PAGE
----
4. Foster ecumenism. The current version of the Creed with the filioque is a serious obstacle to ecumenical work. Lest we forget, the filioque was one of the primary disagreements that led to the Great Schism between the Western and Eastern Churches in 1054. The Anglican Oriental Orthodox International Commission met last week in Wales, during which the Anglican representatives agreed to remove the filioque and move the two communions closer togetherDean Ferguson clarifies that the removal of the filioque is not meant simply to placate Orthodox Christians, who have long complained about its use among Roman Catholics and others (like us), but because it's a theological aberration that needs to be remedied. More generally, the Nicene Creed is not just an historical artifact. It remains the second component of the Chicago-Lambeth Quadrilateral of 1886/8 shaped by William Reed Huntingdon as the basis for Anglican ecumenical work: "The Apostles' Creed, as the Baptismal Symbol; and the Nicene Creed, as the sufficient statement of the Christian faith" (BCP, 877). I understand that this document, like the Articles of Religion (Thirty-Nine Articles) is housed in the "Historic Documents" section of the Prayer Book, but unless I've been misinformed, the historic Creeds, along with the Holy Scriptures, the dominical sacraments, and the episcopate, are still foundational principles for our ecumenical efforts.

Niceno-Constantinopolitan Creed
5. Creeds are always necessary but not sufficient. During the Diocese of Chicago's clergy conference, the Rev. Dr. Mark McIntosh, Professor of Christian Spirituality at Loyola University Chicago, pointed out that "creeds are always necessary, but not sufficient." I absolutely agree with this statement--at least inasmuch as the Nicene Creed does not speak explicitly on every topic related to God or the Christian experience. There is much that we affirm about God and our lives as Christians that are not mentioned by the historic Creeds, and so I have at times complemented the Nicene Creed on Sunday morning with other affirmations as a way to encourage people to be reflective. The historic Creeds are the starting point of a spiritual journey. The Chicago-Lambeth Quadrilateral defines the Nicene Creed as the sufficient statement of the Christian faith, which I understand to mean that it supplies the essential foundation without being exhaustive like a multi-tomed systematic theology. But it does something else. In being the foundation, the Creed drives our seeking, leading us to be ever more curious, ever more passionate for God.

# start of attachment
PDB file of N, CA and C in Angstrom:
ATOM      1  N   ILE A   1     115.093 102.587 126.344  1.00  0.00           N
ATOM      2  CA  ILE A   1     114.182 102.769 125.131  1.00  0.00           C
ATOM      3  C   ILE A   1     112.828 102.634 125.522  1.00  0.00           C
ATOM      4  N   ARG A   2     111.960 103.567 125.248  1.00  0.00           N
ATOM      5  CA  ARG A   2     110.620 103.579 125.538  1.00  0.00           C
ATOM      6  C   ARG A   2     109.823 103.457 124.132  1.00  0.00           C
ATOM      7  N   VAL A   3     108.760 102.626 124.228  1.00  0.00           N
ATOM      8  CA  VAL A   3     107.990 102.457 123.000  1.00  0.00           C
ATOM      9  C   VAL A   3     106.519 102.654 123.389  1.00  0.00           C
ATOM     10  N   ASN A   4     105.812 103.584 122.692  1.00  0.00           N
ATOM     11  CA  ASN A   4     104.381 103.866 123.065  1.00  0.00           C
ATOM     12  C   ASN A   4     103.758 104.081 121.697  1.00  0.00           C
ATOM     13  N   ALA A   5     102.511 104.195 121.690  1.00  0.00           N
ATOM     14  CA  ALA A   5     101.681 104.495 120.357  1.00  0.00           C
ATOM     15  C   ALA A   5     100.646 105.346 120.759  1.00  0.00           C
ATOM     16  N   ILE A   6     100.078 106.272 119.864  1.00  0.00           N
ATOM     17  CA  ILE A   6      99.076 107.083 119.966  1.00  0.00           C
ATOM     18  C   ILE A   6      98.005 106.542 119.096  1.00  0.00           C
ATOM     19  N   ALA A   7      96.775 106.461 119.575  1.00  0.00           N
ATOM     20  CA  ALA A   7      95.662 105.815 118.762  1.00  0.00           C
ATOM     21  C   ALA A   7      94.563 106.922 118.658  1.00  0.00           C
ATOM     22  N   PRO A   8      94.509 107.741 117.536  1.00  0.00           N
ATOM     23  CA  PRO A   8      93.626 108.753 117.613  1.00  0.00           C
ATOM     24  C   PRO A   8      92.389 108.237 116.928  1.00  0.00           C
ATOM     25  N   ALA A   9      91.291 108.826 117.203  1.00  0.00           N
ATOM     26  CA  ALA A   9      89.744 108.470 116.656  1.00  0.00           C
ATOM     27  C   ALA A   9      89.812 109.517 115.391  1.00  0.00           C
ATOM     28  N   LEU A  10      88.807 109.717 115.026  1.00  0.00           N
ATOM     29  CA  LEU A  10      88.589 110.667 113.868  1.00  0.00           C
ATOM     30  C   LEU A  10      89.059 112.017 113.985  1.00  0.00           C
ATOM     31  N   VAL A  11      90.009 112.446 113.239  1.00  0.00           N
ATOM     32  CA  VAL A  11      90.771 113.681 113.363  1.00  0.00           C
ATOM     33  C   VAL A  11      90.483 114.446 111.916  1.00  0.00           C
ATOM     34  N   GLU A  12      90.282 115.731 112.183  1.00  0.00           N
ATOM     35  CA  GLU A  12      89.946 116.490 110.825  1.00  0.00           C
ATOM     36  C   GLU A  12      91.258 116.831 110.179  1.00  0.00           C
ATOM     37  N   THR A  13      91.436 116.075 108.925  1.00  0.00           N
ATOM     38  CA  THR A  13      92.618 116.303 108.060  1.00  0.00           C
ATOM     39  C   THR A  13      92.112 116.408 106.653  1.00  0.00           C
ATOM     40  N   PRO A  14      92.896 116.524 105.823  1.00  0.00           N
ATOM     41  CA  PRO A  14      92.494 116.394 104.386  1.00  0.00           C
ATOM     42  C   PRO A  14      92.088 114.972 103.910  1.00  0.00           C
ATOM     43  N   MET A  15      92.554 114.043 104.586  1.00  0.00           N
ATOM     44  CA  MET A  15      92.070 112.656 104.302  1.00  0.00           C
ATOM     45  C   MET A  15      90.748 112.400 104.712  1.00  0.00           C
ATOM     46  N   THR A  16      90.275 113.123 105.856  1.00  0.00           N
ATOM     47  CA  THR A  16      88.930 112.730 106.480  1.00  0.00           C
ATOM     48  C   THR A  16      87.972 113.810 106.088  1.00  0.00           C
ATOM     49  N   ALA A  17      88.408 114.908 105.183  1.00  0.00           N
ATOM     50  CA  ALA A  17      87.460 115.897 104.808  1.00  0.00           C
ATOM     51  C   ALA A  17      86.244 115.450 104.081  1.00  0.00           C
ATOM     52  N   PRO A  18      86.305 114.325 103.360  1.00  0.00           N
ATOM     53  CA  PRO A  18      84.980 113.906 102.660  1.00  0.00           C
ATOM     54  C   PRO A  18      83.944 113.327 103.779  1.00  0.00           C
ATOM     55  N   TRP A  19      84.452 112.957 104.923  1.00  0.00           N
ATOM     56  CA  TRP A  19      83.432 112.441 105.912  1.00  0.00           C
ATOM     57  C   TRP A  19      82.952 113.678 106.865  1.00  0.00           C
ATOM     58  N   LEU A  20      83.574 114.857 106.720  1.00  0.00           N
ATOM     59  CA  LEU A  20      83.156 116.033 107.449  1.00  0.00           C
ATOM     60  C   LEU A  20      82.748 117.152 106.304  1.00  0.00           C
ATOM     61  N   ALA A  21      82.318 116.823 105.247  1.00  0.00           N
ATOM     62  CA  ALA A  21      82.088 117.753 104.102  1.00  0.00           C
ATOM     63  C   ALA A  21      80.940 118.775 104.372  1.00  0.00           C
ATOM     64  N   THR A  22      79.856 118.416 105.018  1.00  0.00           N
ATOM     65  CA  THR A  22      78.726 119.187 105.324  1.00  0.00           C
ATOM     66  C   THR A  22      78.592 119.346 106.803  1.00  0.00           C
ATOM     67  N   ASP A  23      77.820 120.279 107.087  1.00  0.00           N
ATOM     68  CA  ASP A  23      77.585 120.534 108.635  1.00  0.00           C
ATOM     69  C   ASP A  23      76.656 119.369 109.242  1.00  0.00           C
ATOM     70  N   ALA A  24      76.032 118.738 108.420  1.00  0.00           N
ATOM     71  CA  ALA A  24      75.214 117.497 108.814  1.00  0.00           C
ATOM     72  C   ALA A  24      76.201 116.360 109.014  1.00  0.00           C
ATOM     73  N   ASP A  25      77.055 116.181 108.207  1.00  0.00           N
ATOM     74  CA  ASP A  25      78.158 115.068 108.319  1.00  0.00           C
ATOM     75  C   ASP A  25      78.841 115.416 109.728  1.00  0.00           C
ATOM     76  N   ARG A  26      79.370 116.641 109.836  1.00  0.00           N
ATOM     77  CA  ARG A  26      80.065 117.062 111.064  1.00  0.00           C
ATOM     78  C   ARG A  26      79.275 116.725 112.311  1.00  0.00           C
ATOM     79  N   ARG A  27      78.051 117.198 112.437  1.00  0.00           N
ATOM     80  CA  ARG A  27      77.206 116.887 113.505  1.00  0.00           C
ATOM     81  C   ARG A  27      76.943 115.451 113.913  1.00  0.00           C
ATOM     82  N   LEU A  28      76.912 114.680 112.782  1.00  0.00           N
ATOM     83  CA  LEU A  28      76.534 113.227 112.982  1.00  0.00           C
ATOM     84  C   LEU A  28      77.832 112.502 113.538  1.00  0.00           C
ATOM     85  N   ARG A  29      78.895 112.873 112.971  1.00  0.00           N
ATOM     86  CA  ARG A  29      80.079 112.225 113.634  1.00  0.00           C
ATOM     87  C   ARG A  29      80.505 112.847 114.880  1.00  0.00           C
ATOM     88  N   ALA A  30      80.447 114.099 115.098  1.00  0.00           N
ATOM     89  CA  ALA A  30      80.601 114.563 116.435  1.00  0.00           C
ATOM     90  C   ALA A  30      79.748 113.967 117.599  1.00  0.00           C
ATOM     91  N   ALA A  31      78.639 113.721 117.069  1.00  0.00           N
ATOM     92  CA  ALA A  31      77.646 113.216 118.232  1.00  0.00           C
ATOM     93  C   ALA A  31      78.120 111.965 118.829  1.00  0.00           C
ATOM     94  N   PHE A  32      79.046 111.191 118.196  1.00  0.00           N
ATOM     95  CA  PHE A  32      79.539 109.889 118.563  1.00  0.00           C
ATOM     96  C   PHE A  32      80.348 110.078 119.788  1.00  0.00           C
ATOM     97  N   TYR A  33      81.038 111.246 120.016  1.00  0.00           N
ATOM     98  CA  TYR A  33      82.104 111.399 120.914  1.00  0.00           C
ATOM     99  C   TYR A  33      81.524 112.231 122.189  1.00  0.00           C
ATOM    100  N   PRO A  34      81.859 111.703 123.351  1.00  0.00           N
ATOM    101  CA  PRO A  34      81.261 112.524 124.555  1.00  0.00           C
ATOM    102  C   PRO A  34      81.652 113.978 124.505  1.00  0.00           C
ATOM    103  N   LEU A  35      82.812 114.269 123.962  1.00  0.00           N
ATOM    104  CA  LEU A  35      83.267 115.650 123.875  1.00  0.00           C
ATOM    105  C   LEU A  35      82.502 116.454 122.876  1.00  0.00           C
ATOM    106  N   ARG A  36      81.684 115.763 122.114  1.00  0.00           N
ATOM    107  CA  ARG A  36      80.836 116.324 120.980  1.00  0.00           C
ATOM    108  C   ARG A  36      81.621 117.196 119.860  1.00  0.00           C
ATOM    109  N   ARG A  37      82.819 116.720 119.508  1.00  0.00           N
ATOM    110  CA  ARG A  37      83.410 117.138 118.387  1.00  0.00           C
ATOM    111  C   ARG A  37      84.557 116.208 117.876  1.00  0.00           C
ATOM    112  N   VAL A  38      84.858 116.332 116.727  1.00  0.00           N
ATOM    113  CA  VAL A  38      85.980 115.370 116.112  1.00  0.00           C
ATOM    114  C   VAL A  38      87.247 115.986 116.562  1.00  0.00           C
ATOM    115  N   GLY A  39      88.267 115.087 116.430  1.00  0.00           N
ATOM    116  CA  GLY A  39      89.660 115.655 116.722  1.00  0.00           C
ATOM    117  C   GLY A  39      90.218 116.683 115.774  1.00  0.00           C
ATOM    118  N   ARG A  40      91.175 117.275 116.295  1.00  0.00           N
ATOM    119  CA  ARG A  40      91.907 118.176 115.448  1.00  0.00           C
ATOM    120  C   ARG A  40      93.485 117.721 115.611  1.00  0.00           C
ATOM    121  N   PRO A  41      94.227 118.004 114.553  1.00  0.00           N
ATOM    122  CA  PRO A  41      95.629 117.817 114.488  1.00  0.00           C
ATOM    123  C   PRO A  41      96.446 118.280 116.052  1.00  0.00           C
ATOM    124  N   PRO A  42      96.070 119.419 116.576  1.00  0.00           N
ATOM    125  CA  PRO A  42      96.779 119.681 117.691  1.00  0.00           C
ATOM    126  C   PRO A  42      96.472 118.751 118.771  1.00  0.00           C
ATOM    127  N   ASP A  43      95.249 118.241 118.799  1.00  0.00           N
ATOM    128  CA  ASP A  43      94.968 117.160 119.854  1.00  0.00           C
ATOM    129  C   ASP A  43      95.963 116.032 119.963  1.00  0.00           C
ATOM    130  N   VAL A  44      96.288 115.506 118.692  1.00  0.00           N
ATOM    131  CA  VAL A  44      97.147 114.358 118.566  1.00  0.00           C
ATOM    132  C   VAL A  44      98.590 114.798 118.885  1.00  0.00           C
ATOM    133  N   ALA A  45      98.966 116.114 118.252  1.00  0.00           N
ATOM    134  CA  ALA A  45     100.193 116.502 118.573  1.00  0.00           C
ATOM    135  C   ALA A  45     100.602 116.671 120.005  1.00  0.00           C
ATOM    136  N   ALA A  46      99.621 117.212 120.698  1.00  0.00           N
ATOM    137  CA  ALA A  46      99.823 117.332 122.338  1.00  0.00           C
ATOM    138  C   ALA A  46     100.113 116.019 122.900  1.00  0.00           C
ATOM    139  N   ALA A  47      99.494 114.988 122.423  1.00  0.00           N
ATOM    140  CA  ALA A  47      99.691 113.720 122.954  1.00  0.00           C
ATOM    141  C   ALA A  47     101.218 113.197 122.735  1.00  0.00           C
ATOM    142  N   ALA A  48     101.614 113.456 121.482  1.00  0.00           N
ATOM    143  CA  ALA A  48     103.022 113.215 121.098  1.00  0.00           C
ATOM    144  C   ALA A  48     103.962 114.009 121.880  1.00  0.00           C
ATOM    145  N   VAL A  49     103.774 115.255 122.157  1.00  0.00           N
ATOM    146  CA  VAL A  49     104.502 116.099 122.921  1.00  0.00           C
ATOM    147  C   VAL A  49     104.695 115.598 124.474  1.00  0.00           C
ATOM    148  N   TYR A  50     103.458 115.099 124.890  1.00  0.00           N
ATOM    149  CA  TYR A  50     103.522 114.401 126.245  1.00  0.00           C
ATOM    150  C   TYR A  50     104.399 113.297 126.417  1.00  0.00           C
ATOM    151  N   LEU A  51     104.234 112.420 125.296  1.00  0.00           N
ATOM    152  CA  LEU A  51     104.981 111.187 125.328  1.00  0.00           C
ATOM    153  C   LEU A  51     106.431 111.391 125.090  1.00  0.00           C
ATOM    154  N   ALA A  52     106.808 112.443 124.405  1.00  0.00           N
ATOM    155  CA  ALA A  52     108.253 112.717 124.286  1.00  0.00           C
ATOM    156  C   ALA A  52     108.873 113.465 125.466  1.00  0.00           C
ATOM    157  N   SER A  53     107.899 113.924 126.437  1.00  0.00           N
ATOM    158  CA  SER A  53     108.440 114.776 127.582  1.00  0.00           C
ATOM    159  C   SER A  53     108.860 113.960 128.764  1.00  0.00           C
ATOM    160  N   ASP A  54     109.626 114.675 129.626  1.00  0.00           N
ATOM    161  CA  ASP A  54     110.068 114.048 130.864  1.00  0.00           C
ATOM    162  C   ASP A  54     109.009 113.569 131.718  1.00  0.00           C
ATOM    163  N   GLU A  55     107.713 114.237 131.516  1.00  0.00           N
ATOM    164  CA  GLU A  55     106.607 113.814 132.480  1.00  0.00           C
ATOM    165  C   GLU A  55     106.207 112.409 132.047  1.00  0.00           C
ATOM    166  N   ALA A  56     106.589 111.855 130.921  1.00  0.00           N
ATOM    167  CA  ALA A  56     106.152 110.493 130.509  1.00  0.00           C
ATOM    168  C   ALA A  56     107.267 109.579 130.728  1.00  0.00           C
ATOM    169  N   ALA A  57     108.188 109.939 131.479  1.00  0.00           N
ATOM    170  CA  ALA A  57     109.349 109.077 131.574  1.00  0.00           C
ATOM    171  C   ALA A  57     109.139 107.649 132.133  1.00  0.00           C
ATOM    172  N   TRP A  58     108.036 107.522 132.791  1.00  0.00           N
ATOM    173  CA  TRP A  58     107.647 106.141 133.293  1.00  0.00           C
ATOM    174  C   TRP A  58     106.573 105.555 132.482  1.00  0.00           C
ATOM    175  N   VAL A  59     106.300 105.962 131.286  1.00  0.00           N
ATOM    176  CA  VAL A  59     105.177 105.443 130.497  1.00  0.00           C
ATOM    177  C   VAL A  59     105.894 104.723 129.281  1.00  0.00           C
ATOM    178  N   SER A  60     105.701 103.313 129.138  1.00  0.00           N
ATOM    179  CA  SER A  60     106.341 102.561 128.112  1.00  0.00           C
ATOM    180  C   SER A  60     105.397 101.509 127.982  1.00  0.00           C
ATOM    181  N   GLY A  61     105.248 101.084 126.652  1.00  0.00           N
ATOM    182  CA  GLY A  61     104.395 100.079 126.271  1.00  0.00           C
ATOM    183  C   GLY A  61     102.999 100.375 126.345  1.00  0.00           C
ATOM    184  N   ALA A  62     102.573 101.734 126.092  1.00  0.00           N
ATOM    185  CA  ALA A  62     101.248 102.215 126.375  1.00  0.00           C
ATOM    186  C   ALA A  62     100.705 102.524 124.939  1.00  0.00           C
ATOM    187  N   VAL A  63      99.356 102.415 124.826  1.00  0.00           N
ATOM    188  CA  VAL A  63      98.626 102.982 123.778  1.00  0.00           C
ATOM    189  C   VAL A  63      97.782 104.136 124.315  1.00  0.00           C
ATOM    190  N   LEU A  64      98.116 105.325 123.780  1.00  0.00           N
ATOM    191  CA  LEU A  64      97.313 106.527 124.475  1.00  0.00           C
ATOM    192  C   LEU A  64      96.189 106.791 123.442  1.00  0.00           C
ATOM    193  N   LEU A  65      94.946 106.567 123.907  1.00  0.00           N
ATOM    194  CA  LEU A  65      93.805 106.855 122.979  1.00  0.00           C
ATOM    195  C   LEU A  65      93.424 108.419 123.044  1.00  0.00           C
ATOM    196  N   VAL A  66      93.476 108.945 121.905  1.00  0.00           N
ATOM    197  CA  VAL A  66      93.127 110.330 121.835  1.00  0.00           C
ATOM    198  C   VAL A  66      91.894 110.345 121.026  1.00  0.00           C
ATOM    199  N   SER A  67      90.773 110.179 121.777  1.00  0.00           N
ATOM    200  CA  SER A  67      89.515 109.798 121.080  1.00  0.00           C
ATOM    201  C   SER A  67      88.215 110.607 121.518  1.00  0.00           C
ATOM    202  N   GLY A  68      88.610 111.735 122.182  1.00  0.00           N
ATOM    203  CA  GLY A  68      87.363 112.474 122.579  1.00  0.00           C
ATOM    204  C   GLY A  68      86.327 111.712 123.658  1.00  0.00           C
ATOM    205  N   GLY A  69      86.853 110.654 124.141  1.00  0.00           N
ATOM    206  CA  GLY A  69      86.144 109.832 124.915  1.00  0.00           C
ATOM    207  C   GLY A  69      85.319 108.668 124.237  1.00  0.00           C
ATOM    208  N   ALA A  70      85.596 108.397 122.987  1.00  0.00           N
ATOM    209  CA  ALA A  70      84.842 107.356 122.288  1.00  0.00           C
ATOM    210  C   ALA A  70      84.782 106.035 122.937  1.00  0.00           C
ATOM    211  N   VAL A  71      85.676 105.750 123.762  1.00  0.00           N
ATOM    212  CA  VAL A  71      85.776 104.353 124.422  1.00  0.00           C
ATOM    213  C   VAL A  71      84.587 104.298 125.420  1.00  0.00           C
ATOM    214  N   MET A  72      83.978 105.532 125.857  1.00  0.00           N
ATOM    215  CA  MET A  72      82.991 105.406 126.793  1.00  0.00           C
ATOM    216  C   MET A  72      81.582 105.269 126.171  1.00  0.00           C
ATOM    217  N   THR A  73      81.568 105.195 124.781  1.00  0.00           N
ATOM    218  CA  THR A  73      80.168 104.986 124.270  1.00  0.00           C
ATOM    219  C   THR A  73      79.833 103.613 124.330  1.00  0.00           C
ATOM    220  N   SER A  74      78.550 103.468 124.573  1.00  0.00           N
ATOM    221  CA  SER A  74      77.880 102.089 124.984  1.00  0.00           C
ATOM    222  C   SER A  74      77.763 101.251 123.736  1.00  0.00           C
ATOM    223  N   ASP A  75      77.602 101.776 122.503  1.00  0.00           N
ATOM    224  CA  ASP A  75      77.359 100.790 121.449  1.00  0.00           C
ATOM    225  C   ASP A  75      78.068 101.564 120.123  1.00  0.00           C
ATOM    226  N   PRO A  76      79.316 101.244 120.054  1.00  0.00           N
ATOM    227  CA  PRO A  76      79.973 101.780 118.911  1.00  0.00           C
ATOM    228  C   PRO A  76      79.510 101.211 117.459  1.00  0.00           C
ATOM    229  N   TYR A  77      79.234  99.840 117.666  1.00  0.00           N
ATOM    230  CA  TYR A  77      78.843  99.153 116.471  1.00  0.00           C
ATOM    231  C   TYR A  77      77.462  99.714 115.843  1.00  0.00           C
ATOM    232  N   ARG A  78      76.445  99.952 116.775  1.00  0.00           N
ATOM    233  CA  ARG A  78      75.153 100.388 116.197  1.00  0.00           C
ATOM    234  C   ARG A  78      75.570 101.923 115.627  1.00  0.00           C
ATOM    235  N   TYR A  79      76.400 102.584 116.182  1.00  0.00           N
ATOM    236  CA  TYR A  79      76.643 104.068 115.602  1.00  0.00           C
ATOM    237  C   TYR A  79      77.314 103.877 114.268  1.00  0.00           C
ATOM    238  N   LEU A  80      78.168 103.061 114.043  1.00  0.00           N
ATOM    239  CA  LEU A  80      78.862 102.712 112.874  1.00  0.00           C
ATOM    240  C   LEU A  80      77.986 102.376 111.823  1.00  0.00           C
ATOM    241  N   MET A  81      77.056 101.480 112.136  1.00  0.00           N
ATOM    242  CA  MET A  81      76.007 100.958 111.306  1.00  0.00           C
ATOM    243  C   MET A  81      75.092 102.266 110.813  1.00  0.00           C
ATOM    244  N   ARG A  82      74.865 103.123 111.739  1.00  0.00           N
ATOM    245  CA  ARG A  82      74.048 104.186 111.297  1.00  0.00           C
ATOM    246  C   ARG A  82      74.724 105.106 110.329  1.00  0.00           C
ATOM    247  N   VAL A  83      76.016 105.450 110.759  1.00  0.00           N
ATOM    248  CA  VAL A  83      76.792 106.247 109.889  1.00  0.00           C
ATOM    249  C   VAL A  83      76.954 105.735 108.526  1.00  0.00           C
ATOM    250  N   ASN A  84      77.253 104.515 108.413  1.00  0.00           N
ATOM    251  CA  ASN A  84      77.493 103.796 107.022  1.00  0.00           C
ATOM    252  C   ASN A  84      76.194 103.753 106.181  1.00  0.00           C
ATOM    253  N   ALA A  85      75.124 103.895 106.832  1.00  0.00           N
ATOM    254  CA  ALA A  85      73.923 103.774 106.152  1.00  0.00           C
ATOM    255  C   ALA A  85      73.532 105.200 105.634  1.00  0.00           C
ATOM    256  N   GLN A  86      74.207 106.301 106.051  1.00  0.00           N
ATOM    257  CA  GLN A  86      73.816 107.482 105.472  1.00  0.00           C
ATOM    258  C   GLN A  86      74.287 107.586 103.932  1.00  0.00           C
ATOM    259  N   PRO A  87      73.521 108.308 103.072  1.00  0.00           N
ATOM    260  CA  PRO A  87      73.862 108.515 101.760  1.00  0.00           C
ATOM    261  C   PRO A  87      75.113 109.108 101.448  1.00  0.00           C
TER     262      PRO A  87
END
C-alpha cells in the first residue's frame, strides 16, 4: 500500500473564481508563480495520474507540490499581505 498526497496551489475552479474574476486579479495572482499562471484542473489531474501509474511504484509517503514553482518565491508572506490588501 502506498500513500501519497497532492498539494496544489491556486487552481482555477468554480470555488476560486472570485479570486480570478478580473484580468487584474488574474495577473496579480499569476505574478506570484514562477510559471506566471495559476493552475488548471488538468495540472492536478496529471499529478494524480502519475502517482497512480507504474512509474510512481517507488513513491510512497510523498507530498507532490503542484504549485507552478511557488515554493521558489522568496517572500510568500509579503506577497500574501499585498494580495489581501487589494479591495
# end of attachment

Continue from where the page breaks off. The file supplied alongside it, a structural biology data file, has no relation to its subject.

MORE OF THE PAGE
I realize that for many people reciting the Nicene Creed is difficult, containing certain theological propositions to which they cannot assent. It's tough for me, too. So, I get Dr. Meyer's point. But reciting the Creed is about more than agreeing intellectually with this or that statement. It's about affirming one's belonging to a heritage of faith and practice over many generations and seeking to live into the unfathomable mystery of God that the Nicene Creed expresses. In this way, the Church would not be the Church without it.


  1. Good essay. One thought on that last section. I'd say the creed is sufficient but not necessary. That is, the doctrines the creed contains are necessary, and the creed is a sufficient summary of those doctrines. I think this is what the language of the Quadrilateral was saying. The creed is best kept in the liturgy because it is a sufficient summary of necessary doctrine -- not that it is a full-blown exposition of the fullness of the faith.

    1. I can agree with that, Tobias. A good nuance. Thank you for your comment. So sorry you weren't able to join us in Denver. You were missed!

    2. Thanks, Ethan. I very much wanted to be there, but the last steps leading to retirement intervened!

  2. At Saint Cecilia Catholic Community, we use the Apostle's Creed during Ordinary Time and the Nicene Creed in Advent, Christmastide, Lent, and Eastertide.